Journal of Neuro-Oncology

, Volume 24, Issue 2, pp 143–152 | Cite as

Tissue distribution of methotrexate following administration as a solution and as a magnetic microsphere conjugate in rats bearing brain tumors

  • Damayanthi Devineni
  • Andres Klein-Szanto
  • James M. Gallo
Laboratory Investigation


A novel magnetic microsphere-methotrexate (MM-MTX) drug delivery system was synthesized and evaluated in rats bearing rat glioma-2 (RG-2) tumors. Methotrexate was linked to the surface of the magnetic particle via an aminohexanol linker that would release free drug following hydrolysis. Male Fischer 344 rats bearing RG-2 tumors were administered 3 mg/kg of methotrexate (MTX) either as MM-MTX or as a solution (MTXS) over 5 min. A 6000 gauss magnetic field was applied for 15 min from the end of MM-MTX administrations. Serial sacrifices were conducted at 15 min, 30 min and 45 min after drug administrations, organs collected, and analyzed for total MTX by a radioassay. At all times, MTX right brain (ipsilateral), brain tumor, and left brain concentrations were approximately 3.5 to 5-fold greater in the MM-MTX group compared to the MTX-S group. MTX concentrations in all other organs were less following administration of MM-MTX than MTX-S except in lung at 30 and 45 min. The targeting efficacy, an index for site-specificity, for both MM-MTX and MTX-S were similar and indicated some enhancement in MTX localization in brain tumor. Confocal and conventional light microscopic analyses demonstrated a diffuse distribution of MM-MTX in tumor consistent with extravascular uptake, whereas a predominant capillary distribution of MM-MTX was observed in normal brain. Following 45 min, the animals treated with MM-MTX died possibly due to redistribution of particles to the lung. This toxicity was dose-dependent. High brain MTX concentrations coupled with extravascular uptake of MM-MTX provide a basis for further investigations with this novel drug delivery system.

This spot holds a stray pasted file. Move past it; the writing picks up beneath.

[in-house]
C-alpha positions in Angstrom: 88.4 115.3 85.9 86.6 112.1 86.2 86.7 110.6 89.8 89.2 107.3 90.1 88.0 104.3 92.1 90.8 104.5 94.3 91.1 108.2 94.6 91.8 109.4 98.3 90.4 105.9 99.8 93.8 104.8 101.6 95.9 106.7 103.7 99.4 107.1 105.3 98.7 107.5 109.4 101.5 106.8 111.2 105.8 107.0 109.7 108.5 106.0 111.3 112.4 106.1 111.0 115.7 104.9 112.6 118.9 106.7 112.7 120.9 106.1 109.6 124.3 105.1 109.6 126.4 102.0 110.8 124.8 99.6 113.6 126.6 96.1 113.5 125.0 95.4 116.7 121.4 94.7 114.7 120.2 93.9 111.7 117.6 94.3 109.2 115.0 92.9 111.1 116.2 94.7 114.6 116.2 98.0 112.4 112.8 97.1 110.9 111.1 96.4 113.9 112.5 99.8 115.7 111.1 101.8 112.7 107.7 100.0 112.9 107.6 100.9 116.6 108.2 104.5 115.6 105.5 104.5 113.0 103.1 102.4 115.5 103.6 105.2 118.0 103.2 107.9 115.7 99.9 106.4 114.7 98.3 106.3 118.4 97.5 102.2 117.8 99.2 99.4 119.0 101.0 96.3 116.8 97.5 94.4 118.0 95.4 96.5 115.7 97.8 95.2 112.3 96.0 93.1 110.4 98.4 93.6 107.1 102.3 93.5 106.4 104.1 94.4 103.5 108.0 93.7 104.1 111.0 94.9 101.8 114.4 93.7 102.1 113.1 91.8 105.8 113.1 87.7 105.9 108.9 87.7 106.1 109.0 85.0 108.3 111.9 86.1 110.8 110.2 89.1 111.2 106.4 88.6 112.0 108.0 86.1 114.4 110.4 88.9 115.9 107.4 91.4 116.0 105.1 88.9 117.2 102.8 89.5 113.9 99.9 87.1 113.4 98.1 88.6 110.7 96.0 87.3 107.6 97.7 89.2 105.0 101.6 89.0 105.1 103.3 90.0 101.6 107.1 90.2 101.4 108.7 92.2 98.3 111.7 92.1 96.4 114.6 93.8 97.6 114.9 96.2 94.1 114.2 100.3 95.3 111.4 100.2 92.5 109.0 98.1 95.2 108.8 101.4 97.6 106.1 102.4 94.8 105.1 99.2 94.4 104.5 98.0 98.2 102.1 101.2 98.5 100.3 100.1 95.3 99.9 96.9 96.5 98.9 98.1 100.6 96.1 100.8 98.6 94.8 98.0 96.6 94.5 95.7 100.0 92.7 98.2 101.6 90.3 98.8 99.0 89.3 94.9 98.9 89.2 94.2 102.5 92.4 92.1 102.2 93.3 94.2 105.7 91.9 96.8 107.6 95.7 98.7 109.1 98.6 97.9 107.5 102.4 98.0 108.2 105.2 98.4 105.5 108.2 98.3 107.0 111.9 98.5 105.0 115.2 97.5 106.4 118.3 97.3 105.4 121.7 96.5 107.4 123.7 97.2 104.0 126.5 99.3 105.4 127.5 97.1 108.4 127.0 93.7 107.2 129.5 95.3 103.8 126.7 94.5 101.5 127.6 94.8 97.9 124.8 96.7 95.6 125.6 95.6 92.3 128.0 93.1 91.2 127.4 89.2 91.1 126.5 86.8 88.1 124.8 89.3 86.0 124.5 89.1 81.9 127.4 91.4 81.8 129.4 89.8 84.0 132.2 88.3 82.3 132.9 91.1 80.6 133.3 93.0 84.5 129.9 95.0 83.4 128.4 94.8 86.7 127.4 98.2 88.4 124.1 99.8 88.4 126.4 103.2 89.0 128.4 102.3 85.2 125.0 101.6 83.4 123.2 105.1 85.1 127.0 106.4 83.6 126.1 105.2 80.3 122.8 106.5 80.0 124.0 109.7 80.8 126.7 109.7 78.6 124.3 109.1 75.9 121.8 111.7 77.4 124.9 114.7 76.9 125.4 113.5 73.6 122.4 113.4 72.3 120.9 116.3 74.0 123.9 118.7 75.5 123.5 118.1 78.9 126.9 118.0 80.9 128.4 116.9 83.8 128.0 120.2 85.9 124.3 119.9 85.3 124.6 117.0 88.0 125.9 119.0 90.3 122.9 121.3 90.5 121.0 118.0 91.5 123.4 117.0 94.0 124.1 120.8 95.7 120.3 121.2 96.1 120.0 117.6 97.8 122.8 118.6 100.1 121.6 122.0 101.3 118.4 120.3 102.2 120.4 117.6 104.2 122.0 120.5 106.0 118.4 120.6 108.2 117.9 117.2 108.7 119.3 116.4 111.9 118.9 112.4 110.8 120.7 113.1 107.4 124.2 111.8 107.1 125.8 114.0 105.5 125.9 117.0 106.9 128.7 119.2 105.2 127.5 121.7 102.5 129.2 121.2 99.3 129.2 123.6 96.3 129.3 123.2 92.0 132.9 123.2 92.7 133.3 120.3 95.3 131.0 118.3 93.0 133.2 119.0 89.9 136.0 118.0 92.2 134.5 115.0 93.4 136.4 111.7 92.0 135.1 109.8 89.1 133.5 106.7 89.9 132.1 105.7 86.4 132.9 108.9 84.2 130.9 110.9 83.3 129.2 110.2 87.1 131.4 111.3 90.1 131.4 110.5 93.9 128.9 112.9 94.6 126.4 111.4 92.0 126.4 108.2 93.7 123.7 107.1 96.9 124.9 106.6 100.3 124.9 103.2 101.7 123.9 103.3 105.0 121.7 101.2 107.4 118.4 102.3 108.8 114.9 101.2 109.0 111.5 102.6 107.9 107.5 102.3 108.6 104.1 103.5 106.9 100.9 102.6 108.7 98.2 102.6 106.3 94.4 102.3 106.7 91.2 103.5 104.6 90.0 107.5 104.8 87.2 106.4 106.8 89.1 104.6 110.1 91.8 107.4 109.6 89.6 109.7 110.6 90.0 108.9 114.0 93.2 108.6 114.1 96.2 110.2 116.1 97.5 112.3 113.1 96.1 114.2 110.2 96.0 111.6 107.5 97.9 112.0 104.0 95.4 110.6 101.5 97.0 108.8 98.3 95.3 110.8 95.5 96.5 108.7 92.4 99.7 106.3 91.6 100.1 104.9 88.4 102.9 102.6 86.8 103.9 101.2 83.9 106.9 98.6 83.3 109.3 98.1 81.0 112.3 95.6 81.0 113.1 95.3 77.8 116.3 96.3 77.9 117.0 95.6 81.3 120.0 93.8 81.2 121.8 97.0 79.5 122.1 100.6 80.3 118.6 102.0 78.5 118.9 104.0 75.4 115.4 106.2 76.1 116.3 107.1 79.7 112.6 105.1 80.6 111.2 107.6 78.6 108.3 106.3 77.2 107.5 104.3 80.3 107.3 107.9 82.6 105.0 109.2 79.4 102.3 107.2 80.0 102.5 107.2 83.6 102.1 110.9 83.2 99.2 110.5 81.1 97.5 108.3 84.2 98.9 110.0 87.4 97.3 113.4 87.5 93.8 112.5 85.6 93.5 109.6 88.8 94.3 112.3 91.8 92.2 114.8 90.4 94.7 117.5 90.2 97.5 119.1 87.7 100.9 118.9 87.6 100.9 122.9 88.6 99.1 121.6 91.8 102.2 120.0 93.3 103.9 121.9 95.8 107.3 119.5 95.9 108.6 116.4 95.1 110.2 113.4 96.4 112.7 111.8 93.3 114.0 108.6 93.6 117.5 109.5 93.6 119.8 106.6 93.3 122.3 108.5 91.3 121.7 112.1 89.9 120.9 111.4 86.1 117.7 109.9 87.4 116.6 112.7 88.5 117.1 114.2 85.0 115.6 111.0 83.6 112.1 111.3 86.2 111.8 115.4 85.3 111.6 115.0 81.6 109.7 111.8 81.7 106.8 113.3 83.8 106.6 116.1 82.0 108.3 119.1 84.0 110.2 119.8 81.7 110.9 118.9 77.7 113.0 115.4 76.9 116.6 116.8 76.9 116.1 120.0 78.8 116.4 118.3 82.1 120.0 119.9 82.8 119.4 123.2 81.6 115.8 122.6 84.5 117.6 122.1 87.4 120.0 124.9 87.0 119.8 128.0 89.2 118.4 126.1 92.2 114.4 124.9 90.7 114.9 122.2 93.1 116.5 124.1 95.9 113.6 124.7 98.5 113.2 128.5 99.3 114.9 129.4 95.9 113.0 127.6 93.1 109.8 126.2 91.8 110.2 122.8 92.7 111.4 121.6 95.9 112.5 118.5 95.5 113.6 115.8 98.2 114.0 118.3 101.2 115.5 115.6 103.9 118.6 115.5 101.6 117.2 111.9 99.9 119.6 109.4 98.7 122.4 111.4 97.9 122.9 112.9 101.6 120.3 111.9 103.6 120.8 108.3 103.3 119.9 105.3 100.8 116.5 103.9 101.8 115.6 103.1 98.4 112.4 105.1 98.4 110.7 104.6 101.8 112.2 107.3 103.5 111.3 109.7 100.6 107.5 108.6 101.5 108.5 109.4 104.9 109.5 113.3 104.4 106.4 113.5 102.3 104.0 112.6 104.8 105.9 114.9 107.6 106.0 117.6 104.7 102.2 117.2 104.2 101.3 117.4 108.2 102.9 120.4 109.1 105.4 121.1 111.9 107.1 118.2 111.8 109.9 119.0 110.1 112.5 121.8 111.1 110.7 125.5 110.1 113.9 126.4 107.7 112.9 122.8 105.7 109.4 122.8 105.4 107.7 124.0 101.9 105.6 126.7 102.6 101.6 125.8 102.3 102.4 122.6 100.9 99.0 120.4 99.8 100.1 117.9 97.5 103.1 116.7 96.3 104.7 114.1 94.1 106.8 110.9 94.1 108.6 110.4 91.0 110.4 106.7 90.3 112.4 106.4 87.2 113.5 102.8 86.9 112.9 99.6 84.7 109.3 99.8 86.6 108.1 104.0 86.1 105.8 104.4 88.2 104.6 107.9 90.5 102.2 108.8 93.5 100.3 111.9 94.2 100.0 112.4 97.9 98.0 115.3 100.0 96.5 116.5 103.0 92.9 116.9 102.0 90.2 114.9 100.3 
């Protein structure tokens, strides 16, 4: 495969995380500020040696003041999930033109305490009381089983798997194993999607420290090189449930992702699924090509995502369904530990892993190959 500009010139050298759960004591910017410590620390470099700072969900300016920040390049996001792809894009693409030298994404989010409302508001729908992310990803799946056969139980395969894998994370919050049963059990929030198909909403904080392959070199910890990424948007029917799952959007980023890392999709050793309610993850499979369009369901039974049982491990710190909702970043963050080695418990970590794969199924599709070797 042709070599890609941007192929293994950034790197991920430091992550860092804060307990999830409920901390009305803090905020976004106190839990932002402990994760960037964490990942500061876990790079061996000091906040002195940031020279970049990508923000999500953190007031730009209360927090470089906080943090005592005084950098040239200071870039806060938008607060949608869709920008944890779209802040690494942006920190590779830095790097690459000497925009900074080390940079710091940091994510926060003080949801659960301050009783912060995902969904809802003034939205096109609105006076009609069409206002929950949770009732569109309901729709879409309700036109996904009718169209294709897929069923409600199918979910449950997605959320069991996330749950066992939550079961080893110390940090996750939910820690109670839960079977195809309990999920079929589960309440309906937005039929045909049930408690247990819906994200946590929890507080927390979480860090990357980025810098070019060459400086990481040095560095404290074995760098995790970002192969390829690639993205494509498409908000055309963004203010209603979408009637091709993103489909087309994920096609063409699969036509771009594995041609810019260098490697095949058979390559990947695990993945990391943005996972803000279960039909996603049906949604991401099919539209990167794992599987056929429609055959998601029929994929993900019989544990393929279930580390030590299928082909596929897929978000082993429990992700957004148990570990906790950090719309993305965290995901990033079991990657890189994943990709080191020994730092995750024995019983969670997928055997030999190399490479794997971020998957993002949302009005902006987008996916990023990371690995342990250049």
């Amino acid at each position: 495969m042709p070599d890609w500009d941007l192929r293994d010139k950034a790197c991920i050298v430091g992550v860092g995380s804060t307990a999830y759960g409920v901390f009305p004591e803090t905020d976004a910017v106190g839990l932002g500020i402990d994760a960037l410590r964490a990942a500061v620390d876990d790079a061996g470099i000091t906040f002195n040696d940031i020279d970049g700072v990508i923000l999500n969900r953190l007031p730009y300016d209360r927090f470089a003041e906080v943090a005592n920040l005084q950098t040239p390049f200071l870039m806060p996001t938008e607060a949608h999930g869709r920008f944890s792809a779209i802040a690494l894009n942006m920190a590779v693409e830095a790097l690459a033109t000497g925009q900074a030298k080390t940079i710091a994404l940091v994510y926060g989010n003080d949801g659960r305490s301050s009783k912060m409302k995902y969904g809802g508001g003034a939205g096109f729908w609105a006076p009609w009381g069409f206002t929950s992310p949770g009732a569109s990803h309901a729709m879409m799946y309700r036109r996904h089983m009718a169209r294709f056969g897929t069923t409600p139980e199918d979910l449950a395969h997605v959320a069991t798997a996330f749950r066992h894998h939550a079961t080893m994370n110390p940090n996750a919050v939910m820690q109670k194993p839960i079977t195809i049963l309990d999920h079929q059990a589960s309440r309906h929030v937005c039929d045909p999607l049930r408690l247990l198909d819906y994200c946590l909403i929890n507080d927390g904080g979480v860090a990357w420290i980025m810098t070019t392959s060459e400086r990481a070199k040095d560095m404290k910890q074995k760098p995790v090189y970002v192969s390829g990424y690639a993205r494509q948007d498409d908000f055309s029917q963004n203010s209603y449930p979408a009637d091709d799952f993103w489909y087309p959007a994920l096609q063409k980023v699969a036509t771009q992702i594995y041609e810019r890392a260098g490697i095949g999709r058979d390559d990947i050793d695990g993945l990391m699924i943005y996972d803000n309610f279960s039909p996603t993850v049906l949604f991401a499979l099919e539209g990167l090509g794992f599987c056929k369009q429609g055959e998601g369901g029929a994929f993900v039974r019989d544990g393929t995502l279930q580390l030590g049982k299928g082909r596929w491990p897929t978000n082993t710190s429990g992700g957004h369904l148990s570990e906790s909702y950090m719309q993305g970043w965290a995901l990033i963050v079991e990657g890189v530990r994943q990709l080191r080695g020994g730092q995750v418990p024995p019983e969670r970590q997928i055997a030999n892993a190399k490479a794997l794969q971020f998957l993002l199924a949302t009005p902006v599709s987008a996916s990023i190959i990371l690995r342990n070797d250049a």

Key words

drug delivery extravascular transport 


Unable to display preview. Download preview PDF.

Unable to display preview. Download preview PDF.


  1. 1.
    Levin VA, Freeman-Dove M, Landahl HD: Permeability characteristics of brain adjacent to tumors in rats. Arch Neurol 32: 785–791, 1975Google Scholar
  2. 2.
    Blasberg RG, Groothuis DR: Chemotherapy of brain tumors: physiological and pharmacokinetic consideration. Seminar in Oncology 13: 70–82, 1986Google Scholar
  3. 3.
    Phillips PC: Antineoplastic drug resistance in brain tumors. Neurologic Clinics 9: 383–404, 1991Google Scholar
  4. 4.
    Cuvier C, Roblot-Treupel L, Millot J, Lizard G, Chevillard S, Manfait M, Couvreur P, Poupou MF: Doxorubicin-loaded nanospheres bypass tumor cell multidrug resistance. Biochem Pharmacol 44: 509–517, 1992Google Scholar
  5. 5.
    Mickisch GH, Rahman A, Pastan I, Gottesman M: Increased effectiveness of liposomal-encapsulated doxorubicin in multidrug-resistant-transgenic mice compared with free doxorubicin. J Natl Cancer Inst 84: 804–805, 1992Google Scholar
  6. 6.
    Kroin JS, Penn DR: Implantable pumps to deliver drugs directly into the CNS. In: Neuweld EA (ed) Implications of the blood-brain barrier and its manipulation, Plenum Publ Corp, New York 601–620, 1989Google Scholar
  7. 7.
    Brem H, Mahaley MS, Vick NA, Black KL, Schold Jr SC, Burger PC, Friedman AH, Ciric IS, Eller TW, Cozzens JW, Kenealy JN: Interstitial chemotherapy with drug polymer implants for the treatment of recurrent gliomas. J Neurosurg 74: 441–446, 1991Google Scholar
  8. 8.